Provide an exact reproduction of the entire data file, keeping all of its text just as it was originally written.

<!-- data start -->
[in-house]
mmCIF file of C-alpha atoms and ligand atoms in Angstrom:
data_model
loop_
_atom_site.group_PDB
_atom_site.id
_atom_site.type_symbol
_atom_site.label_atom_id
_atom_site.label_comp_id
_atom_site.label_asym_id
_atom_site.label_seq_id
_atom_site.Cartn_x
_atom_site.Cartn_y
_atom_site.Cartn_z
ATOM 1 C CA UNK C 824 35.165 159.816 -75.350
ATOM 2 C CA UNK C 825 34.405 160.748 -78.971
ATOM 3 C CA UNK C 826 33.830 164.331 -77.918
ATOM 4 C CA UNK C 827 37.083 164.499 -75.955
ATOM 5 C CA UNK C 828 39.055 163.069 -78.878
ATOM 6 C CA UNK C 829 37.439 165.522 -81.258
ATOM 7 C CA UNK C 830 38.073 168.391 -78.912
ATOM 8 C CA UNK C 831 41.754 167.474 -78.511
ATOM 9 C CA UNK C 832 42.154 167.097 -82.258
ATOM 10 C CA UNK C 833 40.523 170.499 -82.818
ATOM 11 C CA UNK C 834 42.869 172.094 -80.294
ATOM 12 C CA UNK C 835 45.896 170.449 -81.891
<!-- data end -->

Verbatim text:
[in-house]
mmCIF file of C-alpha atoms and ligand atoms in Angstrom:
data_model
loop_
_atom_site.group_PDB
_atom_site.id
_atom_site.type_symbol
_atom_site.label_atom_id
_atom_site.label_comp_id
_atom_site.label_asym_id
_atom_site.label_seq_id
_atom_site.Cartn_x
_atom_site.Cartn_y
_atom_site.Cartn_z
ATOM 1 C CA UNK C 824 35.165 159.816 -75.350
ATOM 2 C CA UNK C 825 34.405 160.748 -78.971
ATOM 3 C CA UNK C 826 33.830 164.331 -77.918
ATOM 4 C CA UNK C 827 37.083 164.499 -75.955
ATOM 5 C CA UNK C 828 39.055 163.069 -78.878
ATOM 6 C CA UNK C 829 37.439 165.522 -81.258
ATOM 7 C CA UNK C 830 38.073 168.391 -78.912
ATOM 8 C CA UNK C 831 41.754 167.474 -78.511
ATOM 9 C CA UNK C 832 42.154 167.097 -82.258
ATOM 10 C CA UNK C 833 40.523 170.499 -82.818
ATOM 11 C CA UNK C 834 42.869 172.094 -80.294
ATOM 12 C CA UNK C 835 45.896 170.449 -81.891